As the final days of the 2012 Regular Session wind down, there is still a lot of work to do in the final hours as we strive to pass legislation for the benefit of all West Virginians.
Senate Bill 437, the Governor’s substance abuse bill has been one of the most discussed and amended bills of the session. The bill passed the Senate last weeks after a month of debate and amendments in two committees. The bill is currently on second reading in the House and I am hopeful that it will complete legislation prior to adjournment on March 10 at midnight.
The measure is a comprehensive approach to substance abuse in the state, addressing things such as chronic pain management, database reporting, advisory and review committees, the use of a multi-state real-time tracking system and opioid treatment program facilities.
The House Health Committee voted Monday to cap individual purchases of pseudoephedrine medicines at 3.6 grams per month and 24 grams per year.
As currently amended, the bill requires advertisements for pain clinics to include the name of a physician who also is the owner of the clinic, checking the photo identification presented at the pharmacy against a DMV database to be sure the driver's license is valid, outlining what the Board of Pharmacy has to report to the Legislature each year, and extending access to the controlled substance monitoring database to sheriff's deputies who fill out a request form with an active case number to the Board of Pharmacy.
Another amendment sets up a fund to help fight substance abuse in West Virginia. As you can see, this is a comprehensive bill with a wide range of solutions that we hope can collectively combat the state’s substance abuse problem without requiring a prescription for pseudoephedrine.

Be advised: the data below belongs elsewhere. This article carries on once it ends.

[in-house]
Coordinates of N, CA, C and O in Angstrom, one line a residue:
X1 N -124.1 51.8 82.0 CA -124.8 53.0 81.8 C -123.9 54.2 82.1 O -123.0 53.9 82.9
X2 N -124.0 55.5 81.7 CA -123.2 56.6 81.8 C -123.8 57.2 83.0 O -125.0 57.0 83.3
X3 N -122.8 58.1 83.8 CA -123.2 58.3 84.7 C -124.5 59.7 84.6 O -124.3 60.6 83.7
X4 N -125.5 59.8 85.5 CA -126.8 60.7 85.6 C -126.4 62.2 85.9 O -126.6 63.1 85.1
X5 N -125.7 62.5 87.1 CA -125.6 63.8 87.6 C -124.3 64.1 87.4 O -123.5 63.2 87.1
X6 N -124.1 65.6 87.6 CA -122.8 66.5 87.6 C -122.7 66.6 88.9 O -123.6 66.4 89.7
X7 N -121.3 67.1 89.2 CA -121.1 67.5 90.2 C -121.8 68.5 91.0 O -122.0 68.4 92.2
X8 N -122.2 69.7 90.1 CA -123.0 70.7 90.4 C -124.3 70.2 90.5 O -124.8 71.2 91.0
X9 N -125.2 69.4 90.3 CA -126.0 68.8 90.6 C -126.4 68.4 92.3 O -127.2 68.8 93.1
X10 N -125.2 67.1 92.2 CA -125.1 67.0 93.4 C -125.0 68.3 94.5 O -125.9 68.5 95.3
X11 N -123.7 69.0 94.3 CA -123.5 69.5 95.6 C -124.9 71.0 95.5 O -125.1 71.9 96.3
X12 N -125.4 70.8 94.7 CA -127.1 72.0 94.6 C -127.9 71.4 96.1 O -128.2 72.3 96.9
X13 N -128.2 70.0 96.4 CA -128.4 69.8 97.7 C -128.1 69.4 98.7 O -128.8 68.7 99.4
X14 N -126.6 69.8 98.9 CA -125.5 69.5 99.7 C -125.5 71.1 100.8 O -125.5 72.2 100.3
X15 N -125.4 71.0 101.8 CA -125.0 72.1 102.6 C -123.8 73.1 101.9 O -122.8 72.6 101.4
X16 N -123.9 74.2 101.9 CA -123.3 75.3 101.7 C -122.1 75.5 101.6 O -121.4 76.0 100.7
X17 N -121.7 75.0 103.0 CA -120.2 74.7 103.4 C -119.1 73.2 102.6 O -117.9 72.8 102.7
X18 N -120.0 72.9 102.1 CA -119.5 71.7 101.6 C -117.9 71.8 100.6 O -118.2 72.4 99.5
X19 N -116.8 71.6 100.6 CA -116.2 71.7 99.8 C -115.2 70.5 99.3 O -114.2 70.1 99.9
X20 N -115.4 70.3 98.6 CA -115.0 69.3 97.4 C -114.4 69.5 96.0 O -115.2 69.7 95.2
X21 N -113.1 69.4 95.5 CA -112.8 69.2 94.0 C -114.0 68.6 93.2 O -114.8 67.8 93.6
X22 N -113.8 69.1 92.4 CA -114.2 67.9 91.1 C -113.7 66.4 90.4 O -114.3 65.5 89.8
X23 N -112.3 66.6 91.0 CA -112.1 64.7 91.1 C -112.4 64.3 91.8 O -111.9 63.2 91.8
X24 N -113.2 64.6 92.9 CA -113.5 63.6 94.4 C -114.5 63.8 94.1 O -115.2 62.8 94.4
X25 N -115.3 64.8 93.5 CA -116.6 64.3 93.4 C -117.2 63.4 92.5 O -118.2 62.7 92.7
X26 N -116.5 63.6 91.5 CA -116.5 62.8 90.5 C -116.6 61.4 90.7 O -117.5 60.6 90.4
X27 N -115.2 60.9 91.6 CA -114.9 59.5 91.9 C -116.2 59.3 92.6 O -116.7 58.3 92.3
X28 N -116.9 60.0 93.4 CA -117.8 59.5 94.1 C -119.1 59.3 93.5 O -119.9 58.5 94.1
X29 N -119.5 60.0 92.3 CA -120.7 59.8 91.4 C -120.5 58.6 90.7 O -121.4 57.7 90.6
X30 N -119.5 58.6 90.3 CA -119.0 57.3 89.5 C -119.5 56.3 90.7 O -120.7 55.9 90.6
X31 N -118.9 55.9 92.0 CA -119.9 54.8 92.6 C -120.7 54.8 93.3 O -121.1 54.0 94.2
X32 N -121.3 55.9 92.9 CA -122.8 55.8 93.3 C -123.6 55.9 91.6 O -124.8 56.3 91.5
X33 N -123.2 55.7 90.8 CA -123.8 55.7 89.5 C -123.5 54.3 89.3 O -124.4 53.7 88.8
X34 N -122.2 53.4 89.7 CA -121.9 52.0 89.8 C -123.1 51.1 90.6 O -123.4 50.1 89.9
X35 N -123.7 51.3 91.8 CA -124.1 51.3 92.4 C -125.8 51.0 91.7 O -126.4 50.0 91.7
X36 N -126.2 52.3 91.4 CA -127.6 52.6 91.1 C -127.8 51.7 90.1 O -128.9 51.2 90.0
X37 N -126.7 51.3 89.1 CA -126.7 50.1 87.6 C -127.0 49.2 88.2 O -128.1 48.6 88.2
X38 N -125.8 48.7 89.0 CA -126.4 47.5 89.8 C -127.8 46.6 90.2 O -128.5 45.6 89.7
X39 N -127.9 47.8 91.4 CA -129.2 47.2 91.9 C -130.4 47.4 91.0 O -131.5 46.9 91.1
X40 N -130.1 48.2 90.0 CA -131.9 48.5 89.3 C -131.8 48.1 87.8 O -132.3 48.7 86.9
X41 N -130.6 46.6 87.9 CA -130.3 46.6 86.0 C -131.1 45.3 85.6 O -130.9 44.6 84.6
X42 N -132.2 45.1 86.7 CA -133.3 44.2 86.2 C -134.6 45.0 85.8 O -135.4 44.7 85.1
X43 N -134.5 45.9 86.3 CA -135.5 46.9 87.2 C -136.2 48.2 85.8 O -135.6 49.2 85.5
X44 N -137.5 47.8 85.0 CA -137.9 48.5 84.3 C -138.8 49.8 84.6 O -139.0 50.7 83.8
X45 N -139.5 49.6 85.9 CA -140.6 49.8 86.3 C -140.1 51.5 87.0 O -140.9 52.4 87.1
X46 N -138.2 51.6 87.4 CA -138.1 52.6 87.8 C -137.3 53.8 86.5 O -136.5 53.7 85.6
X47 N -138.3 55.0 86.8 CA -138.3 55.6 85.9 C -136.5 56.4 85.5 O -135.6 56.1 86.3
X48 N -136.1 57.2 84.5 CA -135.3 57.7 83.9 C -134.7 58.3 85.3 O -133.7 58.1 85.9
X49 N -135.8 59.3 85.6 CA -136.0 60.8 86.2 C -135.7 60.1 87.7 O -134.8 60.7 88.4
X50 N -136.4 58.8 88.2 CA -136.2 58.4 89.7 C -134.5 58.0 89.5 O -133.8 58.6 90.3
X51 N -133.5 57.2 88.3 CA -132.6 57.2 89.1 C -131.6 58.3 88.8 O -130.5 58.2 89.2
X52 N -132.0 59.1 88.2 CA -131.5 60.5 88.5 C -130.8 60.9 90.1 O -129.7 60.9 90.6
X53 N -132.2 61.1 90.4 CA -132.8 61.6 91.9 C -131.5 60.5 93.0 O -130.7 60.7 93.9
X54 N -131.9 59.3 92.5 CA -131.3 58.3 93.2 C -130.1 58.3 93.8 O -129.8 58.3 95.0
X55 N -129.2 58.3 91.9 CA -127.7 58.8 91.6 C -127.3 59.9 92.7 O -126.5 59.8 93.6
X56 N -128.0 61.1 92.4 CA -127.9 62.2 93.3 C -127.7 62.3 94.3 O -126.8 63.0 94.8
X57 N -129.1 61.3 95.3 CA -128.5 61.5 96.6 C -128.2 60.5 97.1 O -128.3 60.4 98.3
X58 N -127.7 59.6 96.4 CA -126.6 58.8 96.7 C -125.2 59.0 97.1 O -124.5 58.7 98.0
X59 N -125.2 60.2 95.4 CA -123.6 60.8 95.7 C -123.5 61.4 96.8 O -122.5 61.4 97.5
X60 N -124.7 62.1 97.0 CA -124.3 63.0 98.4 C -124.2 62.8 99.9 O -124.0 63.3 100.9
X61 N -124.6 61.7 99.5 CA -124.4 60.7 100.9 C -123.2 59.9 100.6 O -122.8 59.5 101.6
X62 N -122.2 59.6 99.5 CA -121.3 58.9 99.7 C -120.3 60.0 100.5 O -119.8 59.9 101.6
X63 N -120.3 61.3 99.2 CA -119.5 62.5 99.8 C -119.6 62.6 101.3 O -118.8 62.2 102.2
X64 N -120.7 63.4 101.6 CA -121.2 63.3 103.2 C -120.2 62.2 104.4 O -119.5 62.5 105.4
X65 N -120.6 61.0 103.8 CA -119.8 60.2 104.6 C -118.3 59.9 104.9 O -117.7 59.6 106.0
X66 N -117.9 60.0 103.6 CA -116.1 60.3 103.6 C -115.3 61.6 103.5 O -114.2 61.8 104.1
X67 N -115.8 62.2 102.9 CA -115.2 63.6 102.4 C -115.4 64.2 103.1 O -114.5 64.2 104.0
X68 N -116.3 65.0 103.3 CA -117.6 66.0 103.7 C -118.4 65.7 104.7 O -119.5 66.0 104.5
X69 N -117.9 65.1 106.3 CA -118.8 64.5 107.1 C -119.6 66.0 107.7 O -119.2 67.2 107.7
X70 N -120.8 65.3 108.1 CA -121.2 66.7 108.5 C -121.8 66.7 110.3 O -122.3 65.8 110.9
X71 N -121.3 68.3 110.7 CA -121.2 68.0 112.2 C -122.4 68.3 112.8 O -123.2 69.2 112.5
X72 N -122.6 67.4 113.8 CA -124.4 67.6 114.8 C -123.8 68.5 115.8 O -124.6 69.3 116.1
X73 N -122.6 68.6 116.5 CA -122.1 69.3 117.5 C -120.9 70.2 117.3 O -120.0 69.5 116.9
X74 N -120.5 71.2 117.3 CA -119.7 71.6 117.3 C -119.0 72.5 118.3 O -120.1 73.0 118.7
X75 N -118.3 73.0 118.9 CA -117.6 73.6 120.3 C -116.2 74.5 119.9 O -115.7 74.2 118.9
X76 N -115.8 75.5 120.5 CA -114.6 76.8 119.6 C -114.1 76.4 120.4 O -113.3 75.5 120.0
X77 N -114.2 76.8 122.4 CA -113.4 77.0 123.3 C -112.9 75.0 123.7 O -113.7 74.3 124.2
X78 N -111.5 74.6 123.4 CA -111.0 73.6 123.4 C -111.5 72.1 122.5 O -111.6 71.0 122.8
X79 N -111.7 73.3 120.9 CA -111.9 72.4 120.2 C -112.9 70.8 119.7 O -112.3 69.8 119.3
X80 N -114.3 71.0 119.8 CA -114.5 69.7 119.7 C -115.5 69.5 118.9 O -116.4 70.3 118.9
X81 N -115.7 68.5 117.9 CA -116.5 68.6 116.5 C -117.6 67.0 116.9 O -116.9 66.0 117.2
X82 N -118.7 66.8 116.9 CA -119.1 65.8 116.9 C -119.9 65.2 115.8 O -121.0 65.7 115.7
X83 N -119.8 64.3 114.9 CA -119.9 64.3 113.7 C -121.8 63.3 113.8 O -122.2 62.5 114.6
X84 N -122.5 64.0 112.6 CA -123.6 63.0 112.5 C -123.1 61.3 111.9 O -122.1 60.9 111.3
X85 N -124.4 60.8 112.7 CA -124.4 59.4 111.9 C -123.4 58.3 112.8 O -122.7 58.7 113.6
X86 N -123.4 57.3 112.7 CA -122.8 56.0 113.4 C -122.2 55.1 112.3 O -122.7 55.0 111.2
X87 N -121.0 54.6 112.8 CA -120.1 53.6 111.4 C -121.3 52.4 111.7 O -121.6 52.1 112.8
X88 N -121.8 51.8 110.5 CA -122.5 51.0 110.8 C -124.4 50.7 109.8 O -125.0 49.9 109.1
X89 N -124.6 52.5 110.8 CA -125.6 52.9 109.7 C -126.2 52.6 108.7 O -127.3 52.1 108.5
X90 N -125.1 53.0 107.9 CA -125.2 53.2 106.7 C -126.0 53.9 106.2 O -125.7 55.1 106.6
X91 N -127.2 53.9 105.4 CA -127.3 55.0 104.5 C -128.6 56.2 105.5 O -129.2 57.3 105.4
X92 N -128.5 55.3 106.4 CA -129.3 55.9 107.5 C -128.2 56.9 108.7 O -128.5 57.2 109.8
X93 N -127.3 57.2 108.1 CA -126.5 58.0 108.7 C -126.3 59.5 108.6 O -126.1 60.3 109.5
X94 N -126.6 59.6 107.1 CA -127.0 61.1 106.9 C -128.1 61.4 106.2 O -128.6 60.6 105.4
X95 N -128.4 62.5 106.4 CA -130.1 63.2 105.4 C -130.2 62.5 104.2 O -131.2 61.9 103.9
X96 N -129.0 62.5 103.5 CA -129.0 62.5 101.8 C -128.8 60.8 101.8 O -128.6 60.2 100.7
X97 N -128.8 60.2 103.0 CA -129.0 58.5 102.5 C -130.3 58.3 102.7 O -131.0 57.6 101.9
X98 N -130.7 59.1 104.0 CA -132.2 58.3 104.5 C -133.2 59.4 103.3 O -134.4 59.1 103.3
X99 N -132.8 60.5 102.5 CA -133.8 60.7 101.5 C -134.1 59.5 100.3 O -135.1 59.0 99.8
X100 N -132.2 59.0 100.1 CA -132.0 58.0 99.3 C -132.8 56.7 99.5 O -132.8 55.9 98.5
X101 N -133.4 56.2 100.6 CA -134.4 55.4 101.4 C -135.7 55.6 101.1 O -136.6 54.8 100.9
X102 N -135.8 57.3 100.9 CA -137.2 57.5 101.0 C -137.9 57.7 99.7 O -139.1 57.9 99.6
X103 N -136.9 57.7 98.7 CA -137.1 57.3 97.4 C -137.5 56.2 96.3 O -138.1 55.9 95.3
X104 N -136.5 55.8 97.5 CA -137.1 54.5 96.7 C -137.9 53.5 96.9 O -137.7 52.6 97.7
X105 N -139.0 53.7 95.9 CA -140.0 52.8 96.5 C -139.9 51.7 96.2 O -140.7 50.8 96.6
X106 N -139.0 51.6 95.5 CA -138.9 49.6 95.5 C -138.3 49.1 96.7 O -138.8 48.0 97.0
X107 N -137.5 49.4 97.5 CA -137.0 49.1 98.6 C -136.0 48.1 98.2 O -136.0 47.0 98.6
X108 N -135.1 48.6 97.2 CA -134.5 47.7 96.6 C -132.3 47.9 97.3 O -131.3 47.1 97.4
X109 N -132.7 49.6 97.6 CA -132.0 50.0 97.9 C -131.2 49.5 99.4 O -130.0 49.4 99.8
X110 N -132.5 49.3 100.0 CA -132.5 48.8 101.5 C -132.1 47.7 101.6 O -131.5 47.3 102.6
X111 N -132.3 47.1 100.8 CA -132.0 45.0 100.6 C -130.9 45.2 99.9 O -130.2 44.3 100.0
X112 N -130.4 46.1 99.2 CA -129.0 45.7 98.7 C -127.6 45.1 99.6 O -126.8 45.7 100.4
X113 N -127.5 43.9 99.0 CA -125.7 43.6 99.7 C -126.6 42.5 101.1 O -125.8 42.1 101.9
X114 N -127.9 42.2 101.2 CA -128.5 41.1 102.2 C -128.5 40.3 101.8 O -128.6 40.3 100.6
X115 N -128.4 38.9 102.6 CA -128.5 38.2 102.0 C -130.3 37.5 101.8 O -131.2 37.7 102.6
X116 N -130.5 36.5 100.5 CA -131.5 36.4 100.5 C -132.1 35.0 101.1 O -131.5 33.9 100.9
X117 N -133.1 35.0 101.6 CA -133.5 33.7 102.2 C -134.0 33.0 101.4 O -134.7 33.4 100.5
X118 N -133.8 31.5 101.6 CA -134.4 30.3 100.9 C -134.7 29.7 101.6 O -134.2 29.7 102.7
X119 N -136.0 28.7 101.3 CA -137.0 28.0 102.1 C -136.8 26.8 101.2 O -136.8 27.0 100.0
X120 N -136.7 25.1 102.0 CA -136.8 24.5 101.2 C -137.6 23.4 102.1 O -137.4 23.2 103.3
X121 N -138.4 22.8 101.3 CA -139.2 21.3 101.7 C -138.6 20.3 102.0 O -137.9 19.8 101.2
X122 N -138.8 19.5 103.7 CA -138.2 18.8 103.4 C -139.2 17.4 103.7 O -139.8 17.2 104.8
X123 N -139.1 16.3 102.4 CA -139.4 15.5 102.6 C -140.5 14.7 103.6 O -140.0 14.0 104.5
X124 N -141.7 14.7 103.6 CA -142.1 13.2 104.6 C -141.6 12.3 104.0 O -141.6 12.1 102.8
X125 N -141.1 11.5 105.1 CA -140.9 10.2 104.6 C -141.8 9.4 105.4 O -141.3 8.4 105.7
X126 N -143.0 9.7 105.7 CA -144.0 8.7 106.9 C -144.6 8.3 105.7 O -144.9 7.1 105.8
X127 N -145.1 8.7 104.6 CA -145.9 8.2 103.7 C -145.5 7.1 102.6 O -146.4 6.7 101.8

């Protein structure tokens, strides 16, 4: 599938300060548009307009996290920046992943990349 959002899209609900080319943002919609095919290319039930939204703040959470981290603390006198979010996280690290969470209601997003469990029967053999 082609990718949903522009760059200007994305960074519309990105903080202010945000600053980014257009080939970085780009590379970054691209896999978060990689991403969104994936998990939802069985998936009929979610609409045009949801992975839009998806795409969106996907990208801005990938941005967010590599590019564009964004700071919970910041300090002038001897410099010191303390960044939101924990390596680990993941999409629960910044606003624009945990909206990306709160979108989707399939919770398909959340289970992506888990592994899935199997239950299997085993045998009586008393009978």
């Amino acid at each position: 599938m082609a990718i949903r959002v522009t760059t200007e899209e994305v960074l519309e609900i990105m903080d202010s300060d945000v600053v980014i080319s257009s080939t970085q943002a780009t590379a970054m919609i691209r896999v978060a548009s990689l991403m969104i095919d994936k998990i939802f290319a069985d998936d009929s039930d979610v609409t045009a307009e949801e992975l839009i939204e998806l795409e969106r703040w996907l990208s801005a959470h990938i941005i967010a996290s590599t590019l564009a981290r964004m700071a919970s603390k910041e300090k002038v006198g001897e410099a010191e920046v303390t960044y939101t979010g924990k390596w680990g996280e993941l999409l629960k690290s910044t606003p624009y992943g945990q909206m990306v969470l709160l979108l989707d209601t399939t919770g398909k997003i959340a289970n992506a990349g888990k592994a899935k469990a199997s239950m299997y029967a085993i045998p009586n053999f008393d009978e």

I am pleased to report that Senate Bill 191, the domestic violence bill that I sponsored has completed legislative action and has been signed into law by the Governor.
The legislation expands the availability of protective orders to any victim of sexual violence, stalking or harassment. State law as previously written only provided such protection to victims who lived with their abuser or who were related to their abuser or attacker.
The bill offers protection to child sex assault victims whose abuser may be a neighbor or teacher. It also offers protection to adults who work with their abuser or stalker. This is incredibly important legislation because it closes a dangerous loophole in the law. I am proud of the work both chambers did on this bill.
Finally, I am also pleased to let you know that the Governor’s mine safety bill that I discussed in this space last week has been signed into law. I am confident that this bill will go a long way towards preventing accidents in our mines. I pledge to you that the Legislature will continue to look at ways to make mining coal safer.
If you would like to follow the daily action of the Legislature, visit the 80th Legislature on the web at http://www.legis.state.wv.us/.
I hear your voice and I encourage all of you, regardless of party or affiliation, to contact me with any concerns you have regarding issues facing our district or our state. You can write to me at: Jeffrey V. Kessler, State Senate, Room 227M, Building 1 State Capitol Complex Charleston, WV 25305.